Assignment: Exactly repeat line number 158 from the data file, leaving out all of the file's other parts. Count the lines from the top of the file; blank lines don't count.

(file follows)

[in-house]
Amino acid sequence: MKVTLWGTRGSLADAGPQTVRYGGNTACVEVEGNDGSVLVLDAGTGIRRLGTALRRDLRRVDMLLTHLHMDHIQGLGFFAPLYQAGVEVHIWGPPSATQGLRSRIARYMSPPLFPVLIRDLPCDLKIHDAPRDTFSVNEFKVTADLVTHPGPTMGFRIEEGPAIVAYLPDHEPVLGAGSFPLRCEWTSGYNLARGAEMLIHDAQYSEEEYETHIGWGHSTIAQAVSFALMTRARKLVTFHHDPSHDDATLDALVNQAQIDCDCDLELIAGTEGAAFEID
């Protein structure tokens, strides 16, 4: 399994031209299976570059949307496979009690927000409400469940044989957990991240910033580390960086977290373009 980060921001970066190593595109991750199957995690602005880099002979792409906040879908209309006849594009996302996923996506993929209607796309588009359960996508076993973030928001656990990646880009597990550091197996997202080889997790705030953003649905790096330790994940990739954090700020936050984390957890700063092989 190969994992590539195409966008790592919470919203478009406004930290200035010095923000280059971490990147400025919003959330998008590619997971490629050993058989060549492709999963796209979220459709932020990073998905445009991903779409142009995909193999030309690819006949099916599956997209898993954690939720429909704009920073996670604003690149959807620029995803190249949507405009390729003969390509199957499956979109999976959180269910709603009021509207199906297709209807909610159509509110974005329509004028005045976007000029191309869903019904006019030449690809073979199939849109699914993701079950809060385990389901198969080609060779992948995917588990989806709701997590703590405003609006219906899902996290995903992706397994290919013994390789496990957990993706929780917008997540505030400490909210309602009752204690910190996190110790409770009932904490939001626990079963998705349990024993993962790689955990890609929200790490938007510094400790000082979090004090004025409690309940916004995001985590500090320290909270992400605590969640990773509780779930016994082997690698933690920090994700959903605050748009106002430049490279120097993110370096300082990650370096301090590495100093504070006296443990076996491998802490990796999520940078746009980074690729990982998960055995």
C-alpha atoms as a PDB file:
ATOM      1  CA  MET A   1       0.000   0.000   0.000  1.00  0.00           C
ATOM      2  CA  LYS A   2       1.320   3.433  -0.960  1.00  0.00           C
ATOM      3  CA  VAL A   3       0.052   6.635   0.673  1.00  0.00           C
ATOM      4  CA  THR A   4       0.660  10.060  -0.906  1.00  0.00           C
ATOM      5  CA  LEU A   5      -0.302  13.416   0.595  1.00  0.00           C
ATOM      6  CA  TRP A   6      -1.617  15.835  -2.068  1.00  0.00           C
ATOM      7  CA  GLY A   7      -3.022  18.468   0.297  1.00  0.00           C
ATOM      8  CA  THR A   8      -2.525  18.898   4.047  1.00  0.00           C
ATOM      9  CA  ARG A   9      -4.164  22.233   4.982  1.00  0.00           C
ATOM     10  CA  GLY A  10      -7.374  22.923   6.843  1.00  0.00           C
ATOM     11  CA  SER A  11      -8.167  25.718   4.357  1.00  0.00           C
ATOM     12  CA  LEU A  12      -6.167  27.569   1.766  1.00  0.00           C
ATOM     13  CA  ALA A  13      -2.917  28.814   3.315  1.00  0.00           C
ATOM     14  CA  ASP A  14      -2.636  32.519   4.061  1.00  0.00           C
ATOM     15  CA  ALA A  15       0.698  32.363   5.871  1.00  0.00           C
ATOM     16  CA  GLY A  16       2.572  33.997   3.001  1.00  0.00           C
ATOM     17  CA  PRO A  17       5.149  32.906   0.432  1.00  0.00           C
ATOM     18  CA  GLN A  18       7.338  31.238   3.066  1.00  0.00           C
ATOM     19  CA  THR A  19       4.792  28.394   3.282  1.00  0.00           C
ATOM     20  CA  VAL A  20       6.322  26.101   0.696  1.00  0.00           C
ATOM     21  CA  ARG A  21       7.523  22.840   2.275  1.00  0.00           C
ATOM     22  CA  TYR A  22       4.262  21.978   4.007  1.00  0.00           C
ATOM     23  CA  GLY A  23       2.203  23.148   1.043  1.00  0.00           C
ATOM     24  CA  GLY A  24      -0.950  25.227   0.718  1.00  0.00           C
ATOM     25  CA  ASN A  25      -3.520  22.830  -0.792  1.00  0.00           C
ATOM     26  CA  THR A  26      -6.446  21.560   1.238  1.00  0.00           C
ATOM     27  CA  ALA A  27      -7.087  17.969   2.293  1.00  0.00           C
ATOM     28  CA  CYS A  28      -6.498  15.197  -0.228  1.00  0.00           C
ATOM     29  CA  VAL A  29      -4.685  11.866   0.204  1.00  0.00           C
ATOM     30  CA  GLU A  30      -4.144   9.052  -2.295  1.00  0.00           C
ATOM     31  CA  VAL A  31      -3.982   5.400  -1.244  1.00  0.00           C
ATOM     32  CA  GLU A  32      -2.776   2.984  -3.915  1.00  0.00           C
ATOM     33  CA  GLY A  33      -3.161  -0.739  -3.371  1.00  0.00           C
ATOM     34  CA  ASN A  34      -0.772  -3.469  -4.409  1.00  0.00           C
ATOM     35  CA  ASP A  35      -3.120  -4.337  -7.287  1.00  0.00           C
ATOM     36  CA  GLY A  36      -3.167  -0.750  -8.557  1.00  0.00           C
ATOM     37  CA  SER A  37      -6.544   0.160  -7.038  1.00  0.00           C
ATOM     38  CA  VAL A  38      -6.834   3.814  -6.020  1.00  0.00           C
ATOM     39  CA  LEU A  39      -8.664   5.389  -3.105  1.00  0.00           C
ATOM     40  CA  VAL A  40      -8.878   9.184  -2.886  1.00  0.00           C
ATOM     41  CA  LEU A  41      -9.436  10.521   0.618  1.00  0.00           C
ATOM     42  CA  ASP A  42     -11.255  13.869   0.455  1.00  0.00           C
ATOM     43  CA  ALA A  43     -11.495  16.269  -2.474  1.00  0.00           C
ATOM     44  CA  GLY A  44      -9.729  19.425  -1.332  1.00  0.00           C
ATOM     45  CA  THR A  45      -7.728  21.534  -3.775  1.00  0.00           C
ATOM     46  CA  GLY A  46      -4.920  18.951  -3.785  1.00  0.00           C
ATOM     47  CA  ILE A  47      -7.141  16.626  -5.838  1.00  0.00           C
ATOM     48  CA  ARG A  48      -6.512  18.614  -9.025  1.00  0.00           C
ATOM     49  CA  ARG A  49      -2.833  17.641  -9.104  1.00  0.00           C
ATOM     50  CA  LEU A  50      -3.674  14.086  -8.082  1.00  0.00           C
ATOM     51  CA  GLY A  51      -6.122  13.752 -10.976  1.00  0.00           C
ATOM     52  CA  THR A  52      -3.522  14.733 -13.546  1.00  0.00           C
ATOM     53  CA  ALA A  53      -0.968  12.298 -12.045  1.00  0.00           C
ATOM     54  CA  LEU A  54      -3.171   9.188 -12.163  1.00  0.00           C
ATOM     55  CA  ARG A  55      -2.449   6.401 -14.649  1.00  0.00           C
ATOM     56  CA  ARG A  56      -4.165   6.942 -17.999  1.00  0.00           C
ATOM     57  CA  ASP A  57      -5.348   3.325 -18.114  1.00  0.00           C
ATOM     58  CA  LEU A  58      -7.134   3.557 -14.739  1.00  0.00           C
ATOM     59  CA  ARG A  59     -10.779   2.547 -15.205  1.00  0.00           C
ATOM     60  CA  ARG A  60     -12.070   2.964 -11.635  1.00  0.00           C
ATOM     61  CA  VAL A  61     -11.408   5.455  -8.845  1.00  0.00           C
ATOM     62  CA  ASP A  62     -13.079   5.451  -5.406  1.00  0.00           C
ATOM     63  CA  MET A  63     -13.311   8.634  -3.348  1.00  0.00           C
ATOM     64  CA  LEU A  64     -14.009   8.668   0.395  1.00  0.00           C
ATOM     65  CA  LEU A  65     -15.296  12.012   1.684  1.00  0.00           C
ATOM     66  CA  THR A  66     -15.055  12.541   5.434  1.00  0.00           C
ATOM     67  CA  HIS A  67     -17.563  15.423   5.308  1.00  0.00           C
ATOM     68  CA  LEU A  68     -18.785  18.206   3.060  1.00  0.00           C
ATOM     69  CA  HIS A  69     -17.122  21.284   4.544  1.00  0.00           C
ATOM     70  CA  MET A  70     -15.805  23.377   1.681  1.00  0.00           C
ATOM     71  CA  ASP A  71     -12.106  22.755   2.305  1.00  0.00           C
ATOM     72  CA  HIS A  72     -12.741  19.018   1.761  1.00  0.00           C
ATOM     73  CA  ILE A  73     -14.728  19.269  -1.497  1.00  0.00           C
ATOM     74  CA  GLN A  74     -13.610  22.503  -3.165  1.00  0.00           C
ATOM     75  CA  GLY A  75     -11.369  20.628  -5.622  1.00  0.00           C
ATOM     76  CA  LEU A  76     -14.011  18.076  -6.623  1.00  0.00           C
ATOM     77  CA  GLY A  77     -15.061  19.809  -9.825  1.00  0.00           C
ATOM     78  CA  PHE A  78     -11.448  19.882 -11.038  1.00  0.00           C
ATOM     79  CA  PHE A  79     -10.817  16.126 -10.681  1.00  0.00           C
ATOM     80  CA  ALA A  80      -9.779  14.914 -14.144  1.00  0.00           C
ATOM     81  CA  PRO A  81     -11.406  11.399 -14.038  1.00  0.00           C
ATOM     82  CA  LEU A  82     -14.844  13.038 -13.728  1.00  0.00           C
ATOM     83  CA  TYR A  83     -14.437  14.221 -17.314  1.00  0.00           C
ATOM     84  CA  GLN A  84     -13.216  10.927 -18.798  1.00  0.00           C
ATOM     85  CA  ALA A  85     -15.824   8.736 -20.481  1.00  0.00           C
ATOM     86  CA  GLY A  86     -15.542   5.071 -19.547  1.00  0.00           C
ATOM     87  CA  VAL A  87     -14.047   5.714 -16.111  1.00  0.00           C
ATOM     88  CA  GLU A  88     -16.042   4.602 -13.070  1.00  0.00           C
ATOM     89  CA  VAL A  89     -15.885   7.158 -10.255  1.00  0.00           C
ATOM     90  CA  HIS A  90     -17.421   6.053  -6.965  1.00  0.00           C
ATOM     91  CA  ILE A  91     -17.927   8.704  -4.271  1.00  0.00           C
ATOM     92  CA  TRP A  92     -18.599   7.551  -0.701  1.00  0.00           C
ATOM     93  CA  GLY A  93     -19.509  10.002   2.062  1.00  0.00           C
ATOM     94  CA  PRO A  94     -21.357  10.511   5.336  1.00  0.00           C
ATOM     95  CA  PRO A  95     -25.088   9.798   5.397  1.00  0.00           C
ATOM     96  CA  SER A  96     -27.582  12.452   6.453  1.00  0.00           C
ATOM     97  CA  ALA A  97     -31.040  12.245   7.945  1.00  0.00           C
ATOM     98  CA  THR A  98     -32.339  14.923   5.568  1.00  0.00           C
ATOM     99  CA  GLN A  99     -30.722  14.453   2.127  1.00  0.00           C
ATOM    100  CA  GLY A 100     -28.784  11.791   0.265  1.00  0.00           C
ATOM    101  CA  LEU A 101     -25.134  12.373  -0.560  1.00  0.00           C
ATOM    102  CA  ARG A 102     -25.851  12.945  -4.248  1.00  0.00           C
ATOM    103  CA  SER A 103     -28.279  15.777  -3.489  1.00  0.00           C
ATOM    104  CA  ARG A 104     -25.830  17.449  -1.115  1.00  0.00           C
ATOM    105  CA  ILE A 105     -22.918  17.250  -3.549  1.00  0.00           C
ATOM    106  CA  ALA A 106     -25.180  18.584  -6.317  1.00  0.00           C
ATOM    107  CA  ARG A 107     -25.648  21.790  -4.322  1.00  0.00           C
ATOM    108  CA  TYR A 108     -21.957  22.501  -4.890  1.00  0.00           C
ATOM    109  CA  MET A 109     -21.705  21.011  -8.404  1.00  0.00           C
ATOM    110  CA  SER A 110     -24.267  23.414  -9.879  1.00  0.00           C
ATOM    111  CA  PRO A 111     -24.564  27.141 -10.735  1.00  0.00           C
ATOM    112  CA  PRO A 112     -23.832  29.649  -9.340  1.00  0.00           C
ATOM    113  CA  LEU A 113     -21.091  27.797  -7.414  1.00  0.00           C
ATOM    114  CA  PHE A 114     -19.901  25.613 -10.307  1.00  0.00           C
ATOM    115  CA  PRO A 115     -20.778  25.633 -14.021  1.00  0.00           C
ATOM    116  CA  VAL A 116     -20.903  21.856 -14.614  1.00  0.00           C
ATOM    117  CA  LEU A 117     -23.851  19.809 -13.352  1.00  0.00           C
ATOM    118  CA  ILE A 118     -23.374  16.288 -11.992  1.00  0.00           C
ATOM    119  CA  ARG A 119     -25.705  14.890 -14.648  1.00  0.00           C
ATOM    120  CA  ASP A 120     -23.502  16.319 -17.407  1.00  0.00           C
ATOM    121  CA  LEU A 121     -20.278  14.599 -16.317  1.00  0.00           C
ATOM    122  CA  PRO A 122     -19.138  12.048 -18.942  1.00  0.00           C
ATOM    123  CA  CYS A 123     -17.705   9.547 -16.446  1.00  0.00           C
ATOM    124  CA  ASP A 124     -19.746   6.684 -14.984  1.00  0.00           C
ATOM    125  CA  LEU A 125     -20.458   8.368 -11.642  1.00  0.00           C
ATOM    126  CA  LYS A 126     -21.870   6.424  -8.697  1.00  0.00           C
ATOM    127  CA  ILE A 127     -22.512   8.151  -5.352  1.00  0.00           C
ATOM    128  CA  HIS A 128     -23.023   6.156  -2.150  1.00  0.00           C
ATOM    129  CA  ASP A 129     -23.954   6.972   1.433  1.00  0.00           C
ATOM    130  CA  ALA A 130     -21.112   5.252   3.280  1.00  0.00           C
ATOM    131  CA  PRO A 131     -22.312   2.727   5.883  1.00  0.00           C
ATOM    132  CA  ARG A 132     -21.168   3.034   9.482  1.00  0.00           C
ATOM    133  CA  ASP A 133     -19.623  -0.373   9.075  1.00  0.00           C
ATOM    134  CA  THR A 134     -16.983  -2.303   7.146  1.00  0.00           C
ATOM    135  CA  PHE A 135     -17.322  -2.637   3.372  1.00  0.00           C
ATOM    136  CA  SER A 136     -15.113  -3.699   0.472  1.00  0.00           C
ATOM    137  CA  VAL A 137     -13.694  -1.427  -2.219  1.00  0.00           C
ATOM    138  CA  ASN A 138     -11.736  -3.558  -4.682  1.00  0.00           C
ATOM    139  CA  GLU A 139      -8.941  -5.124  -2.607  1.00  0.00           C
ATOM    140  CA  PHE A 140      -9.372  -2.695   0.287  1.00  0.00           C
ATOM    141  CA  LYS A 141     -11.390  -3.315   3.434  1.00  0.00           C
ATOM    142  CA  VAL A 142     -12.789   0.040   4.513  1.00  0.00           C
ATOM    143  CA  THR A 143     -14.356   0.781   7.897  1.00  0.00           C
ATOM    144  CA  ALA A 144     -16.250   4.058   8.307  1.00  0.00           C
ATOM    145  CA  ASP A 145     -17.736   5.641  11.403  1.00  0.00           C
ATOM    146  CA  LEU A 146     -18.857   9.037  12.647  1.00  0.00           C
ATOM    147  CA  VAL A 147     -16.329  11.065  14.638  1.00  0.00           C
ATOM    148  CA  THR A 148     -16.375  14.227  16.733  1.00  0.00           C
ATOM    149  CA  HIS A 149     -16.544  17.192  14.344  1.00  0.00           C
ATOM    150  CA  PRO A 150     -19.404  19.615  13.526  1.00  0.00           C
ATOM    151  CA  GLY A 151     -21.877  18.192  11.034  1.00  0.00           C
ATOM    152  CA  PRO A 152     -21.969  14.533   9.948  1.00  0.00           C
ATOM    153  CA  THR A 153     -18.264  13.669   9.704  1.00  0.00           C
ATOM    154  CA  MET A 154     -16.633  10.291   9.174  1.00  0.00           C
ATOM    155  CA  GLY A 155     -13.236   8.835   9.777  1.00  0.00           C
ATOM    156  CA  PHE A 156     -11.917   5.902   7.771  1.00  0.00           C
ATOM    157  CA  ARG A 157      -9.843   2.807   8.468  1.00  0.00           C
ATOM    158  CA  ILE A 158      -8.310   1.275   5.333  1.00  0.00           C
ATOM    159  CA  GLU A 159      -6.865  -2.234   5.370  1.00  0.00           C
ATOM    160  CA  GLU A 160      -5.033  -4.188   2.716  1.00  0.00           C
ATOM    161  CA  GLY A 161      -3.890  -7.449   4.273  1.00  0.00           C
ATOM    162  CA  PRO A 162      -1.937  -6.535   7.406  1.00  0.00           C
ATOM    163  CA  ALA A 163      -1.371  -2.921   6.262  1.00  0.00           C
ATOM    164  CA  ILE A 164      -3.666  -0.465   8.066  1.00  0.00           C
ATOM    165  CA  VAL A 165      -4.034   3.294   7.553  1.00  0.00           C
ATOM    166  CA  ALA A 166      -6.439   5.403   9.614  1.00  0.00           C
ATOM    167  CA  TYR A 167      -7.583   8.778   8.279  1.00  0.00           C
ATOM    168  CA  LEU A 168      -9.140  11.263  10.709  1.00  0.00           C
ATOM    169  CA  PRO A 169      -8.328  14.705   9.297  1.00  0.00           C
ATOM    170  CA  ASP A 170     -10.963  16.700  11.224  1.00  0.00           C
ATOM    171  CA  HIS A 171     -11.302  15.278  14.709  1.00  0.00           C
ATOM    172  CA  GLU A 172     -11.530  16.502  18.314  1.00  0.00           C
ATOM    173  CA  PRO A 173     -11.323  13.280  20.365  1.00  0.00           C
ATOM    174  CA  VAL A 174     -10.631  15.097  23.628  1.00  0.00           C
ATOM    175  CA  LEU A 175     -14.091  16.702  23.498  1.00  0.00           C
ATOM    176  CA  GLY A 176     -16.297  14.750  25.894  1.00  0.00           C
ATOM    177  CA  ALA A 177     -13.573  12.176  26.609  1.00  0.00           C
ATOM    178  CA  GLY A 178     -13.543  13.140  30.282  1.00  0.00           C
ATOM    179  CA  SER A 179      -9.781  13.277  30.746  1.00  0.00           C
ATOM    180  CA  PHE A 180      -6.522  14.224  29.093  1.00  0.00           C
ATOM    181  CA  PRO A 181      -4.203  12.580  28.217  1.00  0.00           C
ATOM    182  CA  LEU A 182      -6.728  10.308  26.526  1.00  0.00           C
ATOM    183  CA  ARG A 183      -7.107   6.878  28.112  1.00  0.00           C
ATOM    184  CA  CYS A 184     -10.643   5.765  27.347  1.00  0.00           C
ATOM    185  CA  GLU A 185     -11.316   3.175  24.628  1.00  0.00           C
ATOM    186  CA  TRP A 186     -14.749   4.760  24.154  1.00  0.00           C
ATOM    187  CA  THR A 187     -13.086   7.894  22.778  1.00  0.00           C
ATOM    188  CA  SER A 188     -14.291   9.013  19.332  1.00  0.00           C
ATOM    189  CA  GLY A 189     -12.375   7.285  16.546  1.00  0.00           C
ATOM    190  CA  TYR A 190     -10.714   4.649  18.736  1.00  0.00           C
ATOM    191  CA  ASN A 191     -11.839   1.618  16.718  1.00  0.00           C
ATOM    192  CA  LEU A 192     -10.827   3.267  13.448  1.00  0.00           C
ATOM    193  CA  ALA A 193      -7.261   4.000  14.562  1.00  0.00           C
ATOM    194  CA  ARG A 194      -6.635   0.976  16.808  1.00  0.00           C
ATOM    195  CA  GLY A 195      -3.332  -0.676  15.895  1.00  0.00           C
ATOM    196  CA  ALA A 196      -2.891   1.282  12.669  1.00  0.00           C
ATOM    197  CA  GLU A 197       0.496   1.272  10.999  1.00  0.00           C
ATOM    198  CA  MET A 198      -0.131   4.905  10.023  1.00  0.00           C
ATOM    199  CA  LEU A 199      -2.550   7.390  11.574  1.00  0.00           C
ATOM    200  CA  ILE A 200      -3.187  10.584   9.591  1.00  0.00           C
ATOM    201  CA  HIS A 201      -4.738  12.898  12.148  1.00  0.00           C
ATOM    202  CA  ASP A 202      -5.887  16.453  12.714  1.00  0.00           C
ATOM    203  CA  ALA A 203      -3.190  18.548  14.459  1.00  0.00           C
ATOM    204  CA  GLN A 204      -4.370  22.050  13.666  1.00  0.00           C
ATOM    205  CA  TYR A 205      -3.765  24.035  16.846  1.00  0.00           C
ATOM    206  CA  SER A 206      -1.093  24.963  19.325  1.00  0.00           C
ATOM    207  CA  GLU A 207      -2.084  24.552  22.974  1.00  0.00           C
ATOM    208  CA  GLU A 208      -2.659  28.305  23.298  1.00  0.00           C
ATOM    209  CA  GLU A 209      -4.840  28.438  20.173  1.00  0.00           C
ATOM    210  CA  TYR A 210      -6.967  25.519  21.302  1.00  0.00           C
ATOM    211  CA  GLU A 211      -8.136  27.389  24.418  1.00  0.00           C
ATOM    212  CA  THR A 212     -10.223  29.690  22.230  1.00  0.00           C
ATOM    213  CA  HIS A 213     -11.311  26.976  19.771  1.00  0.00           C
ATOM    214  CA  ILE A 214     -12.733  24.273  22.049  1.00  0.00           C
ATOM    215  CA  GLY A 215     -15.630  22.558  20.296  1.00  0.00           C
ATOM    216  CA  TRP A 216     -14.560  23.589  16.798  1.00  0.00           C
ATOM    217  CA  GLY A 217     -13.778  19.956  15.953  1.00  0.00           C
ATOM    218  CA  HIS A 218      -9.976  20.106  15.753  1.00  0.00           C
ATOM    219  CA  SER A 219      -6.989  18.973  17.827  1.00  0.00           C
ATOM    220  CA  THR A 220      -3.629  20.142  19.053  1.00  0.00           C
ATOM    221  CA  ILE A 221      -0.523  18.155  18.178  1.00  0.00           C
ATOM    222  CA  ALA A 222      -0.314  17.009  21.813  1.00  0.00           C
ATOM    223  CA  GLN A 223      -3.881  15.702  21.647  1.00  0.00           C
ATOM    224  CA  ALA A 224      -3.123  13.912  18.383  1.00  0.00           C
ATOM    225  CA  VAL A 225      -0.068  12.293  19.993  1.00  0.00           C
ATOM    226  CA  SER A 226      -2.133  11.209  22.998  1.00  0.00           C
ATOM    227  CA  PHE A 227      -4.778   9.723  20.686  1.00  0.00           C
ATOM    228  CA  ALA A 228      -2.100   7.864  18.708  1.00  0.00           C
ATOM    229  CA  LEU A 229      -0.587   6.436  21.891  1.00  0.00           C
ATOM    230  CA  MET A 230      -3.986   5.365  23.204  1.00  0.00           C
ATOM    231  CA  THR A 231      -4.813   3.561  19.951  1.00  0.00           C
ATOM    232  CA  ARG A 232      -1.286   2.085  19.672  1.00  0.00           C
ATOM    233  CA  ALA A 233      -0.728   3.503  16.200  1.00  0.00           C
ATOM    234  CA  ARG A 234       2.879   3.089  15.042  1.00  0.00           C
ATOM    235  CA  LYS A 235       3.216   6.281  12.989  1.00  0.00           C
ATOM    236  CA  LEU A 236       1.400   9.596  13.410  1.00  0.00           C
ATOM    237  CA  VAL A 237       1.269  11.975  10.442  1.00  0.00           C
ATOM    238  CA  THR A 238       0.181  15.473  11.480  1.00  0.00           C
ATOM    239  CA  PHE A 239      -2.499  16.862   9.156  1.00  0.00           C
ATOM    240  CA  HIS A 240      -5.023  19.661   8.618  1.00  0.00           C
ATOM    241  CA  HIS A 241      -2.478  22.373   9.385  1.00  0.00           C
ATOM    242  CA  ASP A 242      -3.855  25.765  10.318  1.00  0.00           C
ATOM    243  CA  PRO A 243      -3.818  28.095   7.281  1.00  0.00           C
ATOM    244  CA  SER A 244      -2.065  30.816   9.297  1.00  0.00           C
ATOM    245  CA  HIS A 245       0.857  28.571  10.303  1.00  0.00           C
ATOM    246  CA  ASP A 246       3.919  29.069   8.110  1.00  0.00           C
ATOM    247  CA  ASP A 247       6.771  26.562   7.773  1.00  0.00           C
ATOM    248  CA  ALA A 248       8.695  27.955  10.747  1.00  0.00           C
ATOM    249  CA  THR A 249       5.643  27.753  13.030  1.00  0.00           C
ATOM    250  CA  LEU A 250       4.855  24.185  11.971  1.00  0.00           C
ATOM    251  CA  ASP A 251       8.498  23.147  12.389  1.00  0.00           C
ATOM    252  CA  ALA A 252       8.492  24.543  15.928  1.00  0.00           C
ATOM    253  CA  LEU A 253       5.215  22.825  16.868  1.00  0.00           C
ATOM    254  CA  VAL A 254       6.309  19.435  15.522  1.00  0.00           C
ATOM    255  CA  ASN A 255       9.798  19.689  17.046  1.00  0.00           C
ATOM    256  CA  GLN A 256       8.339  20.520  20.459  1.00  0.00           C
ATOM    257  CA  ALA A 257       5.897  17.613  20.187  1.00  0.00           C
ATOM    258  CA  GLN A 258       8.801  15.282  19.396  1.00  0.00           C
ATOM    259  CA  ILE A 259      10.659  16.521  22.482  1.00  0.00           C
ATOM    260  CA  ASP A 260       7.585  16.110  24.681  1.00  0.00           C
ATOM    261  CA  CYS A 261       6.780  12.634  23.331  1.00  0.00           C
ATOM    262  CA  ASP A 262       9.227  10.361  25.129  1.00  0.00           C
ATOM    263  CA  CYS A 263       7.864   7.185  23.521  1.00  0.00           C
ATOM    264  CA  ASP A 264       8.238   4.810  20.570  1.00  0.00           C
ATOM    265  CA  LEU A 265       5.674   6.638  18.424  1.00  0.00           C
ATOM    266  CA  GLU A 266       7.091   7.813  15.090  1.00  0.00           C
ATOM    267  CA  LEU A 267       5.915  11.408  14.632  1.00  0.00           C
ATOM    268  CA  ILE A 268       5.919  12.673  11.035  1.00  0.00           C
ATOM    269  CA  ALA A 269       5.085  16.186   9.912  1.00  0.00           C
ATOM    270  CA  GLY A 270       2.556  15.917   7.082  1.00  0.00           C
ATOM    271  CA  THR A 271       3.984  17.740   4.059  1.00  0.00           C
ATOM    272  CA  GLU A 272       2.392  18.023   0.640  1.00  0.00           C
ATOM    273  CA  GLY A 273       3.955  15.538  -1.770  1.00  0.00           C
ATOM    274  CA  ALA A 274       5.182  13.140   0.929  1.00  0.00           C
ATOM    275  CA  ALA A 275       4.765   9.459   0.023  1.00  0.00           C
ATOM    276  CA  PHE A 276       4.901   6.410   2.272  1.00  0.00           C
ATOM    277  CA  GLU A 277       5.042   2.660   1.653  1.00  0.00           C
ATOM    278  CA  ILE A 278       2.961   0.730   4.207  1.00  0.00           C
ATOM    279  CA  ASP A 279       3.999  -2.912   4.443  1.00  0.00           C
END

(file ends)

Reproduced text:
ATOM    154  CA  MET A 154     -16.633  10.291   9.174  1.00  0.00           C